Best of Bali
- 1 Week
Seven days will fly by on this trip that covers Bali's best.
Start at a beachside hotel in Seminyak, Kerobokan or Canggu; shop the streets and spend time at the beach. Enjoy a seafood dinner on Jimbaran Bay as part of a day trip to the monkey-filled temple at Ulu Watu.
In the east, take the coast road to wild beaches like the one near Pura Masceti, followed by the well-mannered royal town of Semarapura with its ruins. Head north up to breathtaking Sideman, which combines rice terraces with lush river valleys and cloud-shrouded mountains. Then go west to Ubud, the crowning stop on any itinerary.
To spoil yourself, stay in one of Ubud's many hotels with views across rice fields and rivers. Sample the offerings at a spa before you try one of the myriad great restaurants. Bali's rich culture is most celebrated and most accessible in Ubud and you'll be captivated by nightly dance performances. Check out local craft studios, including the woodcarvers of Mas. Hike through the surrounding rice fields to river valleys, taking a break in museums bursting with paintings.
Bali Day Trips
- 1 Week
This is for the traveller who wants to unpack only once, seeing what's possible on Bali during a series of relaxed day trips. Base yourself at a beachside hotel in Sanur. In between your days out, soak up the mellow beach vibe and let your cares float away at a spa.
Day trip two heads to Ubud for a half-day strolling the streets, looking at shops, galleries and museums. Take different routes there and back so you can enjoy sights such as the temples of Pejeng, the carvers of Mas and the village market at Sukawati.
Day trip three follows the wave-tossed volcanic beaches along the east coast. Stop at Lebih, which has a temple and mica-infused glittering sand. Go inland to the temple ruins and market at Semarapura, then head north along beautiful Sideman. Next, loop west and head back down through the tidy regional centre of Gianyar, where you can check out traditional fabric showrooms and feast at the night market.
Bali & the Gilis
- 2 Weeks
See an incredible cross-section of Bali and enjoy the most popular parts of a Bali trip, including the Gili Islands.
Start your trip in Seminyak, which has the best places to go out for a meal or a drink or to buy a new frock. Allow at least three days to experience the refined charms of Kerobokan, the beachy pleasures of Canggu and the wild nights of Kuta. Once you're sated, head north, driving through the rice terraces of Jatiluwih and on to Pura Luhur Batukau, a holy temple up in the clouds. Head northwest to the mellow beach resorts at Pemuteran, from where you can snorkel or scuba Bali's best dive site at Pulau Menjangan. Next, driving east inland, stop in Munduk for some hiking to remote waterfalls.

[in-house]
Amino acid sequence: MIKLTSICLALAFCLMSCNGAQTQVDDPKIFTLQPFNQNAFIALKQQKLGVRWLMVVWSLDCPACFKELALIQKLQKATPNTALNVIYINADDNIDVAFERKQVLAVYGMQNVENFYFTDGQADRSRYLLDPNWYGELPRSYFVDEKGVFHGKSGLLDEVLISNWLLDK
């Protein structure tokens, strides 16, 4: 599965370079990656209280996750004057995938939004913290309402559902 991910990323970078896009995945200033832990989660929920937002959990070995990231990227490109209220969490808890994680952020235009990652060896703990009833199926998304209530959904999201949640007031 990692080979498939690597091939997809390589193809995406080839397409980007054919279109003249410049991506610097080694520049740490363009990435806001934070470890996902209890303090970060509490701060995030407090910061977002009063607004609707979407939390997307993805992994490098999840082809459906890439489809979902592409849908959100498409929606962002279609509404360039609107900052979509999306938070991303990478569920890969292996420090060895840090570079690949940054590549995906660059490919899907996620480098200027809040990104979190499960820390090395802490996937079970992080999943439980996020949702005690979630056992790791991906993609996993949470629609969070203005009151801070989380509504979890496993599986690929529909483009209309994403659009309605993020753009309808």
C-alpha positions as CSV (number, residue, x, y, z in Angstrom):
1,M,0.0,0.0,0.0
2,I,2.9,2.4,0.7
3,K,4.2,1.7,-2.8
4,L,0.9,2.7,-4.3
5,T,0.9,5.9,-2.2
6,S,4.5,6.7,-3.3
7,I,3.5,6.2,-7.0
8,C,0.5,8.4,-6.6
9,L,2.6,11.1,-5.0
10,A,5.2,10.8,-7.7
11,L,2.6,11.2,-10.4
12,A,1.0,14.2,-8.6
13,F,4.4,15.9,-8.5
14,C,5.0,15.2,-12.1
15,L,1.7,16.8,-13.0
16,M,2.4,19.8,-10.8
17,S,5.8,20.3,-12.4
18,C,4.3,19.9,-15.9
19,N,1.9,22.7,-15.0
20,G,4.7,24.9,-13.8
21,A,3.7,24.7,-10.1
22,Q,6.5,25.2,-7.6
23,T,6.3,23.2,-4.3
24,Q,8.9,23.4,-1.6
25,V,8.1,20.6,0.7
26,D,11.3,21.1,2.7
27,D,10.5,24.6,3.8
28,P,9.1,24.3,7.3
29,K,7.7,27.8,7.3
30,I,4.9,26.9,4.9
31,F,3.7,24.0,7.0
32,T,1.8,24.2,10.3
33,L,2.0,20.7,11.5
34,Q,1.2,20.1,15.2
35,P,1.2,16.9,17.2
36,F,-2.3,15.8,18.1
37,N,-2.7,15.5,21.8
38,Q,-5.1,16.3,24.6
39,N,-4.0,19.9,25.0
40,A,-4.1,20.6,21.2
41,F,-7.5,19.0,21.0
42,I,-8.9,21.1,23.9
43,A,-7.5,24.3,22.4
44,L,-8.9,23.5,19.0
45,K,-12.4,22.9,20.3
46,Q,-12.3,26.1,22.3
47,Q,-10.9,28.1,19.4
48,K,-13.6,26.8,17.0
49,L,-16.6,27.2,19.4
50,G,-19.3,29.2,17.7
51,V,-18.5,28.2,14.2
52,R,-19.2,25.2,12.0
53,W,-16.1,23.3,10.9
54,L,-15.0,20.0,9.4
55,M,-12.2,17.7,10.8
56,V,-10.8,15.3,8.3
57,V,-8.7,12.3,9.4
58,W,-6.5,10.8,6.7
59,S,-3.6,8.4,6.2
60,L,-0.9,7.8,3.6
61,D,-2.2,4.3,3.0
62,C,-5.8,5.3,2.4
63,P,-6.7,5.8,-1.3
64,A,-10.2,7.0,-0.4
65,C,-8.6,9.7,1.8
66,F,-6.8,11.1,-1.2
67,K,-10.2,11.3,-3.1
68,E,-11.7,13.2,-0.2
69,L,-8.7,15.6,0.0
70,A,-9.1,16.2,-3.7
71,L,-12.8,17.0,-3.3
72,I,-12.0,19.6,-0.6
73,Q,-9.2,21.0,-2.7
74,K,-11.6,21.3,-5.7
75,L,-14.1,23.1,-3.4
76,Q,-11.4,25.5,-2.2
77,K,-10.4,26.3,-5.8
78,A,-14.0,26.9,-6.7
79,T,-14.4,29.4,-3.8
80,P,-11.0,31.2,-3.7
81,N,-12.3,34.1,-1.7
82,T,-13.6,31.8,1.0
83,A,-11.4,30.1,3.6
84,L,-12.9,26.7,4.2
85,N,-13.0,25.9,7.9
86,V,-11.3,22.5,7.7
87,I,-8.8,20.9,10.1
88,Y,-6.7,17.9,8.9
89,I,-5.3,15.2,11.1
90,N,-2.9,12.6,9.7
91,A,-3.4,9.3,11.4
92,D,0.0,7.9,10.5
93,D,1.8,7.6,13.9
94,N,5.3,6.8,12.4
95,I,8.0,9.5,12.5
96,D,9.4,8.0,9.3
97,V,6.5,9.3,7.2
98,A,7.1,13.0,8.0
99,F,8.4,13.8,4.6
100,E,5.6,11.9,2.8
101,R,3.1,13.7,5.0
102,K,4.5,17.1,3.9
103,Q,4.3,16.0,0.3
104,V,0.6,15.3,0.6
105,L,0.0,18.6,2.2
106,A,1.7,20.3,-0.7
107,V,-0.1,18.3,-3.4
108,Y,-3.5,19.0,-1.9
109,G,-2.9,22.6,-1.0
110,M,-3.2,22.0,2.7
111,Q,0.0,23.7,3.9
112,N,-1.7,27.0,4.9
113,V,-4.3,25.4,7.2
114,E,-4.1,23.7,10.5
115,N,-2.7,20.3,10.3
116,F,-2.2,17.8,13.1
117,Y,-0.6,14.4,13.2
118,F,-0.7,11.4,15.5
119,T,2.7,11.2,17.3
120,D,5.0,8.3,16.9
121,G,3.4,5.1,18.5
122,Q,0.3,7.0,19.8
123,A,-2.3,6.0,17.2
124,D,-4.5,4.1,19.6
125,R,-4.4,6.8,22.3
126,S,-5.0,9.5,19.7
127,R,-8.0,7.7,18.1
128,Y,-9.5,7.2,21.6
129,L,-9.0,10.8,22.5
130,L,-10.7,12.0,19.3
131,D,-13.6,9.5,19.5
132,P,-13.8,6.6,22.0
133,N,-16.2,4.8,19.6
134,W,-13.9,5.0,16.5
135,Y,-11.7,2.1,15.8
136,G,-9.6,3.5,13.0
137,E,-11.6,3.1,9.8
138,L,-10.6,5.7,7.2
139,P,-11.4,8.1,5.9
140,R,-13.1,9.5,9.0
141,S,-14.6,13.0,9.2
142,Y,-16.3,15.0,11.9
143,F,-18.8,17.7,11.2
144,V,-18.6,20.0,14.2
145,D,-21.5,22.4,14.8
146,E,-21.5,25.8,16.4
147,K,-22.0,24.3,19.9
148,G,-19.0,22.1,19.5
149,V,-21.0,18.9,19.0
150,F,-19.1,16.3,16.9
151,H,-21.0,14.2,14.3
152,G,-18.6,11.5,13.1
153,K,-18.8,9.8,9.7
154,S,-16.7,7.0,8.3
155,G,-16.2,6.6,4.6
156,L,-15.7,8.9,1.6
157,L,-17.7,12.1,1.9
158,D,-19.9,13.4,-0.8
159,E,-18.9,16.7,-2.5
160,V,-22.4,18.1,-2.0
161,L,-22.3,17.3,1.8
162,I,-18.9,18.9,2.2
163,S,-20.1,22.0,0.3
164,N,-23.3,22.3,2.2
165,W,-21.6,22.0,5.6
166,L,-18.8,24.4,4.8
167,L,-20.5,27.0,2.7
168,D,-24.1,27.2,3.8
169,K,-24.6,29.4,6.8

Carry on via Candikuning to Ubud, the cultural centre of Bali. Nights of dance and culture are offset by days of walking through the serene countryside. Do a day trip to the ancient monuments at Gunung Kawi. Then head down to the cute little port town of Padangbai and catch a fast boat to the Gili Islands. Wander the islands, enjoy the pulsing nightlife of Gili T and go snorkelling to spot a turtle.
Total Bali & Lombok
- 3 Weeks
You'll visit six islands and countless beaches on a trip that takes you to the most interesting sites and places across Bali, Lombok and the Gilis.
Begin your trip at Bingin. Settle back in the sand and let the jet lag vanish. Then move to Canggu for Bali's hippest scene. Transit through Denpasar for a purely Balinese lunch and head up the hill to Ubud to get a full taste of Balinese culture. Next, tackle Gunung Agung, the spiritual centre of the island. Start early to reach the top, and take in the views before the daily onslaught of clouds and mist.
Having climbed Bali's most legendary peak, head west to the village of Munduk, which looks down to the north coast and the sea beyond. Go for a walk in the area and enjoy waterfalls, truly tiny villages, wild fruit trees and the sinuous ribbons of rice paddies lining the hills. Then head south to the wonderful temple of Pura Luhur Batukau and consider a trek up Bali's second-highest mountain, Gunung Batukau. Recover with some chill-out time on popular Balian Beach, just west.